7th Annual Short Short Story Competition Winners - Fourth-place

Announcing the Fourth-place winner of the 7th Annual Writer's Digest Short Short Story Competition
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Twitch

By Benjamin Gleisser

The lanky stranger slid into the chair across from Geiger. "I saw you twitch."

"What?" Geiger said, surprised.

The young man sat forward, rested his elbows on the table. He had the look of a college student: disheveled, and with the deep-set eyes of someone who stayed up late to study, drink and argue politics. His long, black coat, probably bought at a thrift store, was oddly out of style and hung loose on him.

"When I walked in," he said. "You looked up from your newspaper and saw me. Your eyebrows twitched. You recognized me."

"I don't know what you're talking about," Geiger said. "I don't know you." Yet he felt his shoulder muscles tighten. He glanced around the coffeehouse to see if anyone was looking at him. At them.

"Are you sure? Look at me." The stranger angled his face, giving Geiger a different view. "Look closely."

Geiger hesitated—the guy did seem familiar. But familiar in a creepy way, like the tremble of anxiety stirred by a whirring dentist's drill.

He lowered his head and focused on his newspaper, hoping the stranger would take the hint and leave. He stared so hard at the words, he forgot what he'd been reading. Why do people always bother me? he thought, getting angry. Then he heard Dr. Groyd's voice in his head: Nobody seeks you out. Don't get angry at random events, the psychiatrist said. It all comes down to being in the wrong place at the right time.

Geiger's joy was Saturday mornings at the coffeehouse, a newspaper before him, a cup of steaming Colombian dark roast by his right hand. Murmurs of gentle conversation kept him company. And at 11 a.m., the sweet scent of freshly baked chocolate chip cookies perfumed the air. He bought two every week, and ate them slowly, while the chocolate chunks were still warm and moist.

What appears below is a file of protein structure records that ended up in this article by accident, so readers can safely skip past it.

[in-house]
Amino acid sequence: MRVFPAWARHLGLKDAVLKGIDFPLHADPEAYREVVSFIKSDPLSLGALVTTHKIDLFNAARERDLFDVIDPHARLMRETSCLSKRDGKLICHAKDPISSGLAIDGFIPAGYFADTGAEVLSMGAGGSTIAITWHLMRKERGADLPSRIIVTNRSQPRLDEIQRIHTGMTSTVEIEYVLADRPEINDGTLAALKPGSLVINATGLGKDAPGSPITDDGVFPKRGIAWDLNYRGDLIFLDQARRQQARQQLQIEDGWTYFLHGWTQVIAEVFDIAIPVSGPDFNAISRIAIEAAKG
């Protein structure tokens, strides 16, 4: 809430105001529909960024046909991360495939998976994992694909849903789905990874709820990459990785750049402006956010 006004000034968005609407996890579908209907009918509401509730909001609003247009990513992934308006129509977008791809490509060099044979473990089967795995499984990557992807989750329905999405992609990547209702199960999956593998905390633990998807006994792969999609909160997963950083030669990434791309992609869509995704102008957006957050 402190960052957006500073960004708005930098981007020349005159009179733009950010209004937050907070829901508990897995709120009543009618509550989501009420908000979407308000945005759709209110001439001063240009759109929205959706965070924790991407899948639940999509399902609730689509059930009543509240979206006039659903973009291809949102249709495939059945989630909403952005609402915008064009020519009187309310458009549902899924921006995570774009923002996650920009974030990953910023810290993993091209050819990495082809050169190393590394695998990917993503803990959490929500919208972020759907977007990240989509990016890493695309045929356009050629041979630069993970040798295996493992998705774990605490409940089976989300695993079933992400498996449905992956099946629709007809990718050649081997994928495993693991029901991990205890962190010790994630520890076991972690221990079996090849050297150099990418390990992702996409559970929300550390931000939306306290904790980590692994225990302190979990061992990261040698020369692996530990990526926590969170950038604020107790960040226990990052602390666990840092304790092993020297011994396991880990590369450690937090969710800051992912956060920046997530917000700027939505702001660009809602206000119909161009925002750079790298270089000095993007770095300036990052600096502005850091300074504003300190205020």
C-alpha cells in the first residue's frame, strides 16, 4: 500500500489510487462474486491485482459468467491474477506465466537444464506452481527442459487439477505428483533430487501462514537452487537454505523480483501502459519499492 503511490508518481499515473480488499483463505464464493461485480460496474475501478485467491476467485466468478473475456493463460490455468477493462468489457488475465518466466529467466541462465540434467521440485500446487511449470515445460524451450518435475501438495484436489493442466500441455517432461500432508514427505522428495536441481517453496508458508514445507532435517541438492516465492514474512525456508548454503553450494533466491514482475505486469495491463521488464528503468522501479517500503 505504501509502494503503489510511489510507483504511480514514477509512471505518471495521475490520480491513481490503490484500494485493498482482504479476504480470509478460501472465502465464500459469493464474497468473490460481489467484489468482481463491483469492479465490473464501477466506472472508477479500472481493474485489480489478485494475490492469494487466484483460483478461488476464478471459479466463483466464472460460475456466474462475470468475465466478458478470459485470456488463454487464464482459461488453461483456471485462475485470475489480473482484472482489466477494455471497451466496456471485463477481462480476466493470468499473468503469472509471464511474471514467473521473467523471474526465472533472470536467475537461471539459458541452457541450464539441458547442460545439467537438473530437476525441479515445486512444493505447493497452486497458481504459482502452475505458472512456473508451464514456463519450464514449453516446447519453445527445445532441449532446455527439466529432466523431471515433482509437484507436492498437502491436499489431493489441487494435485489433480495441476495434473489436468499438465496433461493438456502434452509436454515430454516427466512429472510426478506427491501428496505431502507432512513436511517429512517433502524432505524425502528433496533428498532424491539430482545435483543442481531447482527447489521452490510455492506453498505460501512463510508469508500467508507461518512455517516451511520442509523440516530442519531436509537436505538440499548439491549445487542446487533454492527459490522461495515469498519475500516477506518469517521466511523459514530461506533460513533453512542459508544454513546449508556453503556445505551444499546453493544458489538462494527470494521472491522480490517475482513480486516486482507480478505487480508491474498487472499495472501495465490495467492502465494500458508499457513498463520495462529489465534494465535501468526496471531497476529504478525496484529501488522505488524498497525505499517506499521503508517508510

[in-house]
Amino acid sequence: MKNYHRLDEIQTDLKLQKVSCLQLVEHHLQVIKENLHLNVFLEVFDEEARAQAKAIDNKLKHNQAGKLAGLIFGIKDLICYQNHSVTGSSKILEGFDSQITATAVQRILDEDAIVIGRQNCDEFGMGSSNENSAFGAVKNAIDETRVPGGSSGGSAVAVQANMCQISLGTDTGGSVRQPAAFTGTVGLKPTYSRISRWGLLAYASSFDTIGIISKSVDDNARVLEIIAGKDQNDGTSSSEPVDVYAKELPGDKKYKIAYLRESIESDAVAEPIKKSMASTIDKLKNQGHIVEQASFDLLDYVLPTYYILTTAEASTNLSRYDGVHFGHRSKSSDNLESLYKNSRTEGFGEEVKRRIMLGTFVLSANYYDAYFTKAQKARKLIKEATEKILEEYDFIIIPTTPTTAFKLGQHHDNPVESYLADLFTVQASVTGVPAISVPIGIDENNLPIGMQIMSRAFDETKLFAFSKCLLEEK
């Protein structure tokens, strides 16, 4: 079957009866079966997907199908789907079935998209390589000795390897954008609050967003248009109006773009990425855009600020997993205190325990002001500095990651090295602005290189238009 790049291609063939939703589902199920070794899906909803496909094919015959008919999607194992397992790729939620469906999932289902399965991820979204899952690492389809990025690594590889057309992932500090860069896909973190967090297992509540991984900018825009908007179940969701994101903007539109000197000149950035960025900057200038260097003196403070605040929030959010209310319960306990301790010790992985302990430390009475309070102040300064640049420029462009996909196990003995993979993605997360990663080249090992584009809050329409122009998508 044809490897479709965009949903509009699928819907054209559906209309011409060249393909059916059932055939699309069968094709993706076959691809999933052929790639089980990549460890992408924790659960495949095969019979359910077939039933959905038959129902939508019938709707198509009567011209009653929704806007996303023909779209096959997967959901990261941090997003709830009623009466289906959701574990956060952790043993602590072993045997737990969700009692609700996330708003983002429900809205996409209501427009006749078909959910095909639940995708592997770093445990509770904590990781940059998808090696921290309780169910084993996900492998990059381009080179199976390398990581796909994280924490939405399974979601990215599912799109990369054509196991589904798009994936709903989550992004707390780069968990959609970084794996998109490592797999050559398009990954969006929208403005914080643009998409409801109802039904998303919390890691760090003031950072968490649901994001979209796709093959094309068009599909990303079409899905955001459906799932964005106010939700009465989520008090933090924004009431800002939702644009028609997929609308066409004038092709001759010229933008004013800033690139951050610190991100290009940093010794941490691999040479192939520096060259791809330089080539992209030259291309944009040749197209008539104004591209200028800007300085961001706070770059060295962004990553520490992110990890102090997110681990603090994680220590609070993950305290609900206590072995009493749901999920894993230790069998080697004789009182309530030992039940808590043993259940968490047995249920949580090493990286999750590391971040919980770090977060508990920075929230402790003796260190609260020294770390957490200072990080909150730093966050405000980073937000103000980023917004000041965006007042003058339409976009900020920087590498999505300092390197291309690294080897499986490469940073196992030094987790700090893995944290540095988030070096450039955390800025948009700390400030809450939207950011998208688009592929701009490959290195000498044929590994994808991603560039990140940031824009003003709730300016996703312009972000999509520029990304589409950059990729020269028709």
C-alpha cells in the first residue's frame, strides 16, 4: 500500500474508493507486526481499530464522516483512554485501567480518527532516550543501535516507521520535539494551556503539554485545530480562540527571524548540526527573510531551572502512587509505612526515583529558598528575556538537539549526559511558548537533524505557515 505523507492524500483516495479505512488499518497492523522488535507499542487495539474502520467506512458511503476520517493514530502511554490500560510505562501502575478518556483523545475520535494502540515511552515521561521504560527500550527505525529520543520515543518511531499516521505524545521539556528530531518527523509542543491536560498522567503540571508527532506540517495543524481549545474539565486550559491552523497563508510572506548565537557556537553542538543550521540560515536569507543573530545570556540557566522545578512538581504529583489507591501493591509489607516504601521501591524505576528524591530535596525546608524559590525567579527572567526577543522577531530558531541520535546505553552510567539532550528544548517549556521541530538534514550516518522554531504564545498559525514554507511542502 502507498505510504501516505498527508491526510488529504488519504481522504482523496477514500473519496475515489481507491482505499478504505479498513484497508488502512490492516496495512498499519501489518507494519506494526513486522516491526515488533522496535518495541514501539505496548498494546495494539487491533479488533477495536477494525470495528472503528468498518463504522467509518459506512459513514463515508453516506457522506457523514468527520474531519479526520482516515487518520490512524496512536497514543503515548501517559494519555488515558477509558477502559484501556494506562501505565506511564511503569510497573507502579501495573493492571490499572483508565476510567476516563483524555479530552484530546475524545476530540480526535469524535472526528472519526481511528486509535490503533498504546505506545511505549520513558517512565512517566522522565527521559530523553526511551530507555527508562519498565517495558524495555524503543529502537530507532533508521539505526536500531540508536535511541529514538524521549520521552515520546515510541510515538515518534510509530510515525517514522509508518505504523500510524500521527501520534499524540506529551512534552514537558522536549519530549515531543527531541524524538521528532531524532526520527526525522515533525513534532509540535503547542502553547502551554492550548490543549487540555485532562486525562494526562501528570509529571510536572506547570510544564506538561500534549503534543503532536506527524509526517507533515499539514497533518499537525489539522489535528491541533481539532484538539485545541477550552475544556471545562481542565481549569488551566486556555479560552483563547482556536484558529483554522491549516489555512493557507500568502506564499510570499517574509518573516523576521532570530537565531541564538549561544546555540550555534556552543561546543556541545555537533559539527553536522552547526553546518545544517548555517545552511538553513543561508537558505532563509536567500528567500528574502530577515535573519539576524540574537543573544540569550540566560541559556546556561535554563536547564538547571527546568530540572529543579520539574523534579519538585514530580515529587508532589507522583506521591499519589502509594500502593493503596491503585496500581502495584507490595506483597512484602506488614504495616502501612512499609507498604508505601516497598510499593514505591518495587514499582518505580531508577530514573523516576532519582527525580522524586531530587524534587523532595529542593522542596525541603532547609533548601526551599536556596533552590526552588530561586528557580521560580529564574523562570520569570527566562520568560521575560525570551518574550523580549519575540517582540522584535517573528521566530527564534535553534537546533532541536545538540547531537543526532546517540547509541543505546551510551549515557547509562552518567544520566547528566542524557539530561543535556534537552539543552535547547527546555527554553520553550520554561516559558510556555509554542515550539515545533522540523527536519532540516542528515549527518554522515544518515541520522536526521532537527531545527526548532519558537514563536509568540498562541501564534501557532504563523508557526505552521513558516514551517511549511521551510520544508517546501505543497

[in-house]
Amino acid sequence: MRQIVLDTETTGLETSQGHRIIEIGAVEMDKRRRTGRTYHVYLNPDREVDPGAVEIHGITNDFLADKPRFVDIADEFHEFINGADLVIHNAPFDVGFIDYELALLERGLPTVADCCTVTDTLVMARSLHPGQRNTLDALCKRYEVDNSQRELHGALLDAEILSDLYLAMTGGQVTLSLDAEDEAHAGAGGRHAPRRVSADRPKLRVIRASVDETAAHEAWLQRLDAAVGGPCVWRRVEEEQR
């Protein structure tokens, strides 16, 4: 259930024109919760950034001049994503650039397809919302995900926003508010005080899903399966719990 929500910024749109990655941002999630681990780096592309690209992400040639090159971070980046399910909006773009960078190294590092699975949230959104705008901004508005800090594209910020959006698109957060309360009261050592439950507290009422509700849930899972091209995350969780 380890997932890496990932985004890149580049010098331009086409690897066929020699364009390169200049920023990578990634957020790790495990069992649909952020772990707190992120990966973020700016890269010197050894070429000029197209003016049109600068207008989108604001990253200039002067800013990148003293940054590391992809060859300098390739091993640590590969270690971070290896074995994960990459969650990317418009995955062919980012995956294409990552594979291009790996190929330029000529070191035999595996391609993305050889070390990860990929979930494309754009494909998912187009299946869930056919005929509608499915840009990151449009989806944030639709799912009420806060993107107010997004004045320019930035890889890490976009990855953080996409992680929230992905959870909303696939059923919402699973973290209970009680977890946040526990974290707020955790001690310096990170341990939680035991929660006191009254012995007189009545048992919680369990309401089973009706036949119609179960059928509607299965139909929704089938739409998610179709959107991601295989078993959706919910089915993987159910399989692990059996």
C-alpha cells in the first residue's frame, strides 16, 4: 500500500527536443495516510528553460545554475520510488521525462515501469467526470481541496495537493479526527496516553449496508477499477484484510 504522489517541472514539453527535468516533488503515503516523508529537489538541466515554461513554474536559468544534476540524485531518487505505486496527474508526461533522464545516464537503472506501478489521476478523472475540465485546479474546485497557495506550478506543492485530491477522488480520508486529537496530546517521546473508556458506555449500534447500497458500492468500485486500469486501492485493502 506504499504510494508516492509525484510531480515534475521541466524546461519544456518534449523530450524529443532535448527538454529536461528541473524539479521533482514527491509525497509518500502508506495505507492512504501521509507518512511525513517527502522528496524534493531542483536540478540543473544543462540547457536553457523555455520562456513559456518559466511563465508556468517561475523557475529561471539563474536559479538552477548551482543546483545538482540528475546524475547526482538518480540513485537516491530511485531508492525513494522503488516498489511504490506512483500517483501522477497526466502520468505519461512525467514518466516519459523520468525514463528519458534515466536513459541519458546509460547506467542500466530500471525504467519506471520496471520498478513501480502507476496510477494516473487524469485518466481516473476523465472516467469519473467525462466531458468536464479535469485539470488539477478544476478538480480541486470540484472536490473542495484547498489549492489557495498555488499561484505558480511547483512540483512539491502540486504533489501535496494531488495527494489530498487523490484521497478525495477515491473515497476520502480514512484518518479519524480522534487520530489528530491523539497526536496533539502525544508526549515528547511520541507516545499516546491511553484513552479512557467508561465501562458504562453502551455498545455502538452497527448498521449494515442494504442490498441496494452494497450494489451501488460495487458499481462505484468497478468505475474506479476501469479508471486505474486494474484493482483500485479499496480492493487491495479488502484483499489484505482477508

"You don't know me now, but the last time I walked in hereÉ" The man shrugged. "Well, I made quite a ruckus."

"You're mistaking me for someone else," Geiger said, not looking up. He would give the man one more chance to leave—then he'd stand up and call for the manager. He began to count backward from sixty.

"Too damn real!"

The espresso machine shrieked; Geiger looked up, startled.

The stranger leaned over Geiger's newspaper. "You're reading about synchronicity and déjà vu! Incredible!" He met Geiger's eyes. "That wasn't what you were reading last time. It was something about Ð oh, I don't know. I remember a big picture of a clock."

"Last time?"

The man drew a silver card from a coat pocket and brought it to his mouth. "Subject doesn't remember what happened—well, of course he wouldn't remember, because it hasn't happened yet. But items in the physical environment have changed." He thought a moment. "In preparation for the event, as if it will occur?"

He lowered the card and looked around the coffeehouse. "I wonder what else is different now."

Geiger's eyes followed the young man's gaze around the Saturday morning crowd: solitary readers and chatting friends; a mother breaking a scone into pieces for her young son; two men concentrating on a chess game. A guy in a leather jacket walked toward the bathroom door, located in a half-lit alcove at the back of the room.

"I should've paid closer attention last time," the young man muttered.

He spoke again into the silver card. "Something changed the Universe. ButÉ is that energy intelligent? Did it weigh possibilities before making choices?"

He was quiet, lost in thought.

Then he slapped his forehead. "Too damn real! I just proved the existence of God!"

Geiger stopped resenting the stranger. The young man was odd, but his eccentricity was intriguing. He was no threat. Curious to hear the fellow's story, Geiger prodded him to talk.